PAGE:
Overwinter Fish in your Pond
Many pond owners with deeper ponds choose to overwinter their fish outdoors. When overwintering fish in the pond, you'll want to remove nearly all the pond equipment besides an aerator. Once the pond shuts down, there isn't too much to do other than check on your fish and make sure there are no major issues. Learn more about how to overwinter fish in the pond.
Is Your Pond Deep Enough?
The biggest concern with overwintering fish outdoors is whether or not your pond is deep enough. During the coldest parts of winter, your pond must not freeze all the way through. There should be enough unfrozen water at the bottom of the pond for your fish to comfortably live until spring. During the winter, fish are less active because they're cold-blooded and need less room to swim than usual.
As a rule of thumb, ponds must be at least 18 inches deep, ideally 24 inches or more, to overwinter fish. If you have larger fish like koi or live in an area with severe winters, your pond may need to be even deeper (48 to 60 inches) to avoid freezing.
Before the Freeze
Once the pond's surface freezes, your main jobs are to keep an eye on your fish and make sure there's an open hole in the ice for oxygenation. Before the water begins to freeze, getting the pond ready for shutdown is essential. Remove any debris you can so the pond is as clean as possible. The beneficial bacteria aren't active in the winter, so any debris will sink to the bottom of the pond and slowly decay.
Winter Fish Feeding Schedule
Because fish are cold-blooded, they require heat from their environment to digest and metabolize food. As the water gets cooler, you can feed your fish less frequently and add wheat germ to their diet. Once the water in the pond drops below 50°F, they do not need any food. Learn more about feeding your fish as the weather gets cooler.
Remove Pond Equipment
When the pond's water drops to 40°F, the pond pump, fountain, and other equipment and decor should be removed to prevent overcooling and damage. During the winter, the water at the deepest part of the pond is the warmest. The water closest to the surface is the coldest. Overcooling occurs when the colder surface water quickly mixes with the warmer water at the bottom of the pond, causing the warmer water to become cold suddenly. The rapid drop in temperature stresses pond fish.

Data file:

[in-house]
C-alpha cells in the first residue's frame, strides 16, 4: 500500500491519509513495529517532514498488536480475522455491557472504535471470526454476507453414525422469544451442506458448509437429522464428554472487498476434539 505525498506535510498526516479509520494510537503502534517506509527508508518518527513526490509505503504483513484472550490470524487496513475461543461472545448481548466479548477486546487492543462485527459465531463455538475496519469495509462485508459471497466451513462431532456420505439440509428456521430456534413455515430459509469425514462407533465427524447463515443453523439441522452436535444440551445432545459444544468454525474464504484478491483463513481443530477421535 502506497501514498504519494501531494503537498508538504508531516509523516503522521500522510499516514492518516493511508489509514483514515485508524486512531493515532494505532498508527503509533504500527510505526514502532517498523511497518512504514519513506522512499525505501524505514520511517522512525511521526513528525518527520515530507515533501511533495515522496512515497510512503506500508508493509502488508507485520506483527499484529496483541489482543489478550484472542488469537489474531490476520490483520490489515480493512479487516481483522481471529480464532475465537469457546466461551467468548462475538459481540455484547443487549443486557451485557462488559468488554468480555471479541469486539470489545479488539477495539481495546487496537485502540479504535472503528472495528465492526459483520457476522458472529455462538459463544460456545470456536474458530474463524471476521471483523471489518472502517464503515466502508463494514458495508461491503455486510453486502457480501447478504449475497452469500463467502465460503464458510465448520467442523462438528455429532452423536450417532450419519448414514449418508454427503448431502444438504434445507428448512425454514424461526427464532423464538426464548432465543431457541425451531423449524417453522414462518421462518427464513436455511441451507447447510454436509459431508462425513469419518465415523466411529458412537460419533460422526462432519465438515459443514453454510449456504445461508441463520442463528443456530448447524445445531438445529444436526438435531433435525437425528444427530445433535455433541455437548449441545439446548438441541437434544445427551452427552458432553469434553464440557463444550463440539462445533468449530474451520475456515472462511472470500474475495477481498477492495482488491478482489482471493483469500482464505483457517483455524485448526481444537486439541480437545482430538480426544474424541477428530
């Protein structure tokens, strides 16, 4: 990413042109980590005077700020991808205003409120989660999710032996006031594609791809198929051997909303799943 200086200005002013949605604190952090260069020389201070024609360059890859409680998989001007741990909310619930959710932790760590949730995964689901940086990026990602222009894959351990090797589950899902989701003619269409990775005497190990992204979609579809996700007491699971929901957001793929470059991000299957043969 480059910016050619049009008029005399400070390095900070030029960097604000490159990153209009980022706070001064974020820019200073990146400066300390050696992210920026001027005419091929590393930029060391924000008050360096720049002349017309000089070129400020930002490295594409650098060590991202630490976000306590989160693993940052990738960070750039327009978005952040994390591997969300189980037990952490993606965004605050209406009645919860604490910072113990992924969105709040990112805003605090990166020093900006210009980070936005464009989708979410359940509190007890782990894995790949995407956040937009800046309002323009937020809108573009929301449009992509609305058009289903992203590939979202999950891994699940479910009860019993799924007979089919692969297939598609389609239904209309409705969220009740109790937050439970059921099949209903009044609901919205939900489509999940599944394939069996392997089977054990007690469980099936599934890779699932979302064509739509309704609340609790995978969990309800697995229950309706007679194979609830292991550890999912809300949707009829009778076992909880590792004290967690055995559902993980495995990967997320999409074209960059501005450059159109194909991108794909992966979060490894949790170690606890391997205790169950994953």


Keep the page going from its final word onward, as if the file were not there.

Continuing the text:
It's important to keep a section of the surface ice open to allow toxic gases to escape as debris breaks down. Move the aerator to a shallow area of the pond. The aerator will circulate the section of water and keep it from freezing. If the water keeps freezing over, you can use a de-icer to prevent ice from forming. You can also pour warm water on the ice to reopen the section. Avoid using force, as it can cause stress to your fish.
Once the Pond Freezes over
Snow can prevent sunlight from reaching the pond water. Sunlight is essential, as it lets plants and microorganisms in the water photosynthesize. You can use a snow blower, shovel, rake, or broom to remove snow from the pond's surface.
Checking In On Your Fish
During the winter, fish are more vulnerable to sickness and stress as their immune systems are less active. Periodically check to make sure there's a section of the ice open so the water can oxygenate and release harmful gases, and keep an eye out for any sick fish. Once the water starts to warm up, you can begin planning your reopening.
If a pond is large enough during the winter, koi, goldfish, and other hardy fish can congregate or gather at the bottom of the pond. The unfrozen water at the deepest point is the warmest. Fish are cold-blooded, so their metabolisms slow as the water cools, and they will stay at the bottom of the pond, barely swimming and not eating until the spring. Preparing your fish to overwinter outdoors takes care to make the transition smooth. Once the surface freezes, there is little to do but sweep away snow, make sure a section of the ice is kept open, and keep an eye out for any major issues in the pond.